Your views are being sought in an Australian study on attitudes to population screening for Duchenne muscular dystrophy
Screening for Duchenne muscular dystrophy has been running in Wales for over 21 years. This screening has seen a reduction in the incidence of boys being born with Duchenne in Wales between July 1990 – April 2010, to 1:4681 (Moat 2010) in comparison to the widely used incidence of 1:3500 boys.
The Welsh screening is performed from the same blood spot taken at birth in Australia called the ‘Guthrie’ or ‘heel prick’. They test in blood for CK, which is creatine kinase, an enzyme normally present in muscle fibres, which leaks into the bloodstream from muscles when they are damaged. It is present at a ‘significantly raised level’ in children with Duchenne compared to the ‘average’ population even from birth. Consent is signed for at the time the ‘heel prick’ ‘ Guthrie’ blood spot is taken so parents can say yes or no to their child being screened for Duchenne. It is not routinely screened on all samples, you have a choice. Creatine kinase is only a ‘marker’ for Duchenne and the diagnosis is not made from this test alone. If a child has a raised ‘CK’ level at birth and a repeat ‘CK’ test remains raised, then the blood sample will need to be sent to a specialised laboratory to look for the specific ‘mutation’ in the muscle protein. This test can take up to 6 weeks.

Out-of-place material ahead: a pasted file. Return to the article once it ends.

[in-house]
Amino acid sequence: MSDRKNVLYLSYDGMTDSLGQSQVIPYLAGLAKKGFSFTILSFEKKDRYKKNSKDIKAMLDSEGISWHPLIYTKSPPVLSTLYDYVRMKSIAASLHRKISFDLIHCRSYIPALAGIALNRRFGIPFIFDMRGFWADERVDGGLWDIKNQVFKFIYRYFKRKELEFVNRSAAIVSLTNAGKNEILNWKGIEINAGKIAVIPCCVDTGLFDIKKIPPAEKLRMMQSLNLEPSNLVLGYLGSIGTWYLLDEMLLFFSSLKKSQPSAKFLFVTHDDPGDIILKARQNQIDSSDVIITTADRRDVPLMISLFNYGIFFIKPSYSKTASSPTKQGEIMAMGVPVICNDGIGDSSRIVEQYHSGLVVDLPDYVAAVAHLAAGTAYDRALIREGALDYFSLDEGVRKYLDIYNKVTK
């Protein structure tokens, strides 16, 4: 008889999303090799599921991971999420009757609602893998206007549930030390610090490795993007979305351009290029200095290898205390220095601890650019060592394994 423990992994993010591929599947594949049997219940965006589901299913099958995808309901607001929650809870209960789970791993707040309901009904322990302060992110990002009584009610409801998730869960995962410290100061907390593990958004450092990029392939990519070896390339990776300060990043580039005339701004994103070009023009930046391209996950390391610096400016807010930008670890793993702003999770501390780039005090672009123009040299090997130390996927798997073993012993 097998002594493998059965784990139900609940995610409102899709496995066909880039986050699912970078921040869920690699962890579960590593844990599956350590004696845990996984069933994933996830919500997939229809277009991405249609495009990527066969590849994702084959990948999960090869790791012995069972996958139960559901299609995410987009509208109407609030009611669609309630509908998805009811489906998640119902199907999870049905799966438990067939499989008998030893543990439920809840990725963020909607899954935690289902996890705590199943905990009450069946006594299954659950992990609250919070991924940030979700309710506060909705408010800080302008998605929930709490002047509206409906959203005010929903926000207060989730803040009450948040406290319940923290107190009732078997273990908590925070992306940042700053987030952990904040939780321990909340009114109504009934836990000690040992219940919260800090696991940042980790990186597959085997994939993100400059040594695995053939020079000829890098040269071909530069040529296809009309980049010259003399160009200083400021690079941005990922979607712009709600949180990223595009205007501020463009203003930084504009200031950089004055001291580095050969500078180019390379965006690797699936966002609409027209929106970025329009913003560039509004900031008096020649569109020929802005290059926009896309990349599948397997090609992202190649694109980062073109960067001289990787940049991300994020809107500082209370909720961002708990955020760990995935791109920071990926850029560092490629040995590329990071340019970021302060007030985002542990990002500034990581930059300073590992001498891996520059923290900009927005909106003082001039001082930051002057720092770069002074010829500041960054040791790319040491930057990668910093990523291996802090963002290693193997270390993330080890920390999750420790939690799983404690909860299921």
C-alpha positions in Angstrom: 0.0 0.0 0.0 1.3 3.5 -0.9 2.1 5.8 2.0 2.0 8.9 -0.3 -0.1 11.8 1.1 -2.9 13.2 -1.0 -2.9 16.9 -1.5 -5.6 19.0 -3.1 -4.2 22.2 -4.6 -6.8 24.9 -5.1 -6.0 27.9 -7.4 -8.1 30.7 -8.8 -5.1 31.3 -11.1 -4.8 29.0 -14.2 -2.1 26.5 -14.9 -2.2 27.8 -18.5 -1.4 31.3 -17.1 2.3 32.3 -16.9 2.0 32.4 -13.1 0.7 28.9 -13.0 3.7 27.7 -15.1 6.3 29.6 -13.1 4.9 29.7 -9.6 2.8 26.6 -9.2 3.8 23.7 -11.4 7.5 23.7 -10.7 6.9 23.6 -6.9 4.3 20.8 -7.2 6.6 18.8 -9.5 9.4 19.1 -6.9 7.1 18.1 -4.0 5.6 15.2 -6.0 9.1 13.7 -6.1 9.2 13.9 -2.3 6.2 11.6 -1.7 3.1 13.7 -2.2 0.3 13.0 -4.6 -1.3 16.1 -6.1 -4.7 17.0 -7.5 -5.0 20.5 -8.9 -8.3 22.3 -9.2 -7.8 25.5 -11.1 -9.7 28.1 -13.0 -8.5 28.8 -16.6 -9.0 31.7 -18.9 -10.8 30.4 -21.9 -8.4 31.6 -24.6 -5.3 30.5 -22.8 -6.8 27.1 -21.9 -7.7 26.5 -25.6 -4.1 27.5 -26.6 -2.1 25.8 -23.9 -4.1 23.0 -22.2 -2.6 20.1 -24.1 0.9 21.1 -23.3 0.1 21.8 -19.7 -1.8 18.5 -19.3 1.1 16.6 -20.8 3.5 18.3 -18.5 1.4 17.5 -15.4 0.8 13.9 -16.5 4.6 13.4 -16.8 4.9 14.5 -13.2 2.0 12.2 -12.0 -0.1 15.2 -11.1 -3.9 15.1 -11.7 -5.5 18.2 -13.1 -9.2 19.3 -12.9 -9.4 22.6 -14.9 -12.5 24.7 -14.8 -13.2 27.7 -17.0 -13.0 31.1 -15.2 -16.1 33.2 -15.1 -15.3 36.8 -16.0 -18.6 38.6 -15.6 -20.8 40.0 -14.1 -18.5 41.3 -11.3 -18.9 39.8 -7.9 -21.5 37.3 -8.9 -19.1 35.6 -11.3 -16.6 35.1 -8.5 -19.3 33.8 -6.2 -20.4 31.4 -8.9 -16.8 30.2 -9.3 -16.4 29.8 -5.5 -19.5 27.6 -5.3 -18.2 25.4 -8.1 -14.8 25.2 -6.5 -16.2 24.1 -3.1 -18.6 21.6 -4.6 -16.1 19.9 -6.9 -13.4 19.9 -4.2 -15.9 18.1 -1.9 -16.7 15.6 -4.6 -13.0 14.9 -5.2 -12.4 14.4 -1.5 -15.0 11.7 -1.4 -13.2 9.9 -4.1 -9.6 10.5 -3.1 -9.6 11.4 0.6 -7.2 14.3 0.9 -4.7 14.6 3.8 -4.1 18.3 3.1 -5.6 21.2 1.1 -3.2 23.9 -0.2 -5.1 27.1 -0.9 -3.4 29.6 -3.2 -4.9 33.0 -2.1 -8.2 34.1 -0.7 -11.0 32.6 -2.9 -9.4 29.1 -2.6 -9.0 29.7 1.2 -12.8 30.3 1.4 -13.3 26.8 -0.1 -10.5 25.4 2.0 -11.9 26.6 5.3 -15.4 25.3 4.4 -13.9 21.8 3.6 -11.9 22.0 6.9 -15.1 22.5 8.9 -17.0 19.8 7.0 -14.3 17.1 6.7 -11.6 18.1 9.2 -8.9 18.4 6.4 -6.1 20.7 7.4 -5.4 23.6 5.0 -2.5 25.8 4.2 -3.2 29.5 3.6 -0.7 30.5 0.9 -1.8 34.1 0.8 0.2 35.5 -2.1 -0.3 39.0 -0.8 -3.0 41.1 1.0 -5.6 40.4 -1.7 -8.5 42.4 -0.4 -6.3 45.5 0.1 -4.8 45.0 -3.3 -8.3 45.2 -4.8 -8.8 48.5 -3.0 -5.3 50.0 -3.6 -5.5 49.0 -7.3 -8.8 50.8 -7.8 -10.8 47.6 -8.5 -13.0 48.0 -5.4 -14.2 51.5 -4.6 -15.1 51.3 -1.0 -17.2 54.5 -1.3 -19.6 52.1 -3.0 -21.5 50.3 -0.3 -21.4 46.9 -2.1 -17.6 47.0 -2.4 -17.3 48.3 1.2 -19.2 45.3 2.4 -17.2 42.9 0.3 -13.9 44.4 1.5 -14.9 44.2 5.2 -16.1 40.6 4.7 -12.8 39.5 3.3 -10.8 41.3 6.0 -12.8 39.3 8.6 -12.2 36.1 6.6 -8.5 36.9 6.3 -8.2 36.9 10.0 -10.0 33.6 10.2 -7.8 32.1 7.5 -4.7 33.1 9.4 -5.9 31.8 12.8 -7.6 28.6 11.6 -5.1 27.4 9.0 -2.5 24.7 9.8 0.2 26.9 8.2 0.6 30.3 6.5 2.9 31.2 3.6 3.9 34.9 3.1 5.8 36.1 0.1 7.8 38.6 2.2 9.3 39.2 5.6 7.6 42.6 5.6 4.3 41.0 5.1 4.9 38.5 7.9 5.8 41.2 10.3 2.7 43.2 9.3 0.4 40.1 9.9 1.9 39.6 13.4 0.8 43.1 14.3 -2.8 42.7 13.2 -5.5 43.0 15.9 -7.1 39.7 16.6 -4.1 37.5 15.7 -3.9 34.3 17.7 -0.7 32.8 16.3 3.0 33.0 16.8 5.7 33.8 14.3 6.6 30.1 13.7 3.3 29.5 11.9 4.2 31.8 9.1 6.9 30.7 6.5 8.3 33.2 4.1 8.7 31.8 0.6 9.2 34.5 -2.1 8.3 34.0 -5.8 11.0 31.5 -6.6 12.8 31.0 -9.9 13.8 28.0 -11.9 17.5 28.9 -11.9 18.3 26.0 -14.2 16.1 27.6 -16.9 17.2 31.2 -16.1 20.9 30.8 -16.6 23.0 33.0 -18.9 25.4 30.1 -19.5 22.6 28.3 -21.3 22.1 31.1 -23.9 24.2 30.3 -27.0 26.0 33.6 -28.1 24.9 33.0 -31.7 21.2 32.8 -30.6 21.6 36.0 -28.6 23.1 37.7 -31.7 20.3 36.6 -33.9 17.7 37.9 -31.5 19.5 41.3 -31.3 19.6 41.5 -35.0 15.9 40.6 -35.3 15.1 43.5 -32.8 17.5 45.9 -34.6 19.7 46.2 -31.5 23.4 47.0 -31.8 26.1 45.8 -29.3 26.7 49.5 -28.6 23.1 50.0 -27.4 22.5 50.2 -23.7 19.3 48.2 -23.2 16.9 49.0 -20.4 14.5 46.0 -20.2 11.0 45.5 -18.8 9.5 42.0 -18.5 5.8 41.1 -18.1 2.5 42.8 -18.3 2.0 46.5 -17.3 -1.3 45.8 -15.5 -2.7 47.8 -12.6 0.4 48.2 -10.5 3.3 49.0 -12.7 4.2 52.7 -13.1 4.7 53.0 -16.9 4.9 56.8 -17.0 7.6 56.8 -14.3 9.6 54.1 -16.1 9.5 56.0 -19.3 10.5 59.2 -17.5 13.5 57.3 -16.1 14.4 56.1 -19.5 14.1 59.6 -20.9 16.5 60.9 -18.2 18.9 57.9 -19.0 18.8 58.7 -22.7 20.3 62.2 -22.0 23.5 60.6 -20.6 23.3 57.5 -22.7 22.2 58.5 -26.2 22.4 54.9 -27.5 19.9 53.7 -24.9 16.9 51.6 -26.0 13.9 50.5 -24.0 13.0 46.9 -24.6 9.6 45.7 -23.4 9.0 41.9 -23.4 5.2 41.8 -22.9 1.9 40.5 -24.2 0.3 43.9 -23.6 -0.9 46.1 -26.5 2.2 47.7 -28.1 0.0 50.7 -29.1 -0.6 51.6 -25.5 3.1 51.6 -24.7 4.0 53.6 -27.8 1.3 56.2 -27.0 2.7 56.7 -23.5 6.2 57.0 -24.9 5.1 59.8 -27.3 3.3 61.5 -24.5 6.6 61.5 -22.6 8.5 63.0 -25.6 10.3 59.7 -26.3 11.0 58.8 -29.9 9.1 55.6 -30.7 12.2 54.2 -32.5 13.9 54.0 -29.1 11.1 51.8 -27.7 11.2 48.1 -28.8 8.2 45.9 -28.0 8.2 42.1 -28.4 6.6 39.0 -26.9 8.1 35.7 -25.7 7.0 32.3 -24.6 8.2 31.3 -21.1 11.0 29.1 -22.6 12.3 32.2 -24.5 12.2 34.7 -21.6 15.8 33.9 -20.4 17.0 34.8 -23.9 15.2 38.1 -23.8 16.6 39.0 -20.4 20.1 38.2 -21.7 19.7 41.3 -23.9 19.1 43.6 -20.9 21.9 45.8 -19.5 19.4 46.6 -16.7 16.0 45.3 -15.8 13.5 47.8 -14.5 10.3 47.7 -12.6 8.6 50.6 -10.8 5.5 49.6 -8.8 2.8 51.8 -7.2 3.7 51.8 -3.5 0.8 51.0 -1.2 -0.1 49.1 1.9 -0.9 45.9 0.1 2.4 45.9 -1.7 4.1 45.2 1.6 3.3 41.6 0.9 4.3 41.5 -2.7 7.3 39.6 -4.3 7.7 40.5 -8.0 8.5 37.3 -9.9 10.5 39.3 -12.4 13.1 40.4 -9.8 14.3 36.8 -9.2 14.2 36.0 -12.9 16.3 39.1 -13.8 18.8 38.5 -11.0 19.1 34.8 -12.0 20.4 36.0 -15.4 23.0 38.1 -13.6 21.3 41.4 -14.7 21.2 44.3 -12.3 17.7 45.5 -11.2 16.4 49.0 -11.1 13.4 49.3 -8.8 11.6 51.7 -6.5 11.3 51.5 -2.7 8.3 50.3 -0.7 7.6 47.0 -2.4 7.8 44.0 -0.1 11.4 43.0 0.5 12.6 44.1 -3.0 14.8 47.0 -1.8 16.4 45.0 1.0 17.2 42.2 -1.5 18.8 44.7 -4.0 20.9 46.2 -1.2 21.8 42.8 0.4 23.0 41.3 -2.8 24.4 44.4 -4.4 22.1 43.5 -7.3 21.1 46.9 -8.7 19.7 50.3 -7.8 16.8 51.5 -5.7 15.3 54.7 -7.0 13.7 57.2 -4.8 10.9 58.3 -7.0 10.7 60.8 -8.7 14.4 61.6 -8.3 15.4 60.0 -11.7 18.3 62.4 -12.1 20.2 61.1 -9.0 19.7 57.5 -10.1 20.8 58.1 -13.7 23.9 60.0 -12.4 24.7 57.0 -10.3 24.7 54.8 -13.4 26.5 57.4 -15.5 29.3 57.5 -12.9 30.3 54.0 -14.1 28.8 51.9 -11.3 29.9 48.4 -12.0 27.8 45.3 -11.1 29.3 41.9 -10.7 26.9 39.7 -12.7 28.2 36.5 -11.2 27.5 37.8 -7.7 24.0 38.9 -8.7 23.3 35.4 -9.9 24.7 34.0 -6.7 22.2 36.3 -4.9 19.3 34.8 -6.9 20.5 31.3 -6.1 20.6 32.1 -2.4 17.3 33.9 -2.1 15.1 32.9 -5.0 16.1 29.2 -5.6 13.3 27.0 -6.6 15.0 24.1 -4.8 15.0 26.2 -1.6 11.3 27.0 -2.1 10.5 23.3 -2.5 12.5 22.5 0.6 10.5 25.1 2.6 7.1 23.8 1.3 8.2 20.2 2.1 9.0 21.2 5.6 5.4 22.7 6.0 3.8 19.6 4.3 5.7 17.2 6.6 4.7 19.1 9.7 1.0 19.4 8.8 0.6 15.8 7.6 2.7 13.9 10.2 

However population screening for Duchenne is not being ‘routinely’ conducted across the world for many reasons. Cyprus and some states in the USA are conducting, or have conducted, extensive studies to screen for Duchenne. Due to the success of these studies screening options are being offered routinely in some areas, and countries such as England are in the process of considering a screening program to follow their neighbour Wales.
The positive of an early diagnosis is that with informed consent and information families can make choices in regards to their future family planning.
This survey has been produced by Klair Bayley. Klair is currently studying for a Masters by research at the University of Western Australia entitled ‘Determining best practice population screening for Duchenne muscular dystrophy in Western Australia’. Klair is a Registered Nurse and Midwife and mother of a son with Duchenne.
This survey has been compiled as part of this study to gain the Duchenne community perspective towards screening across Australia (and the world).
To access the survey click here.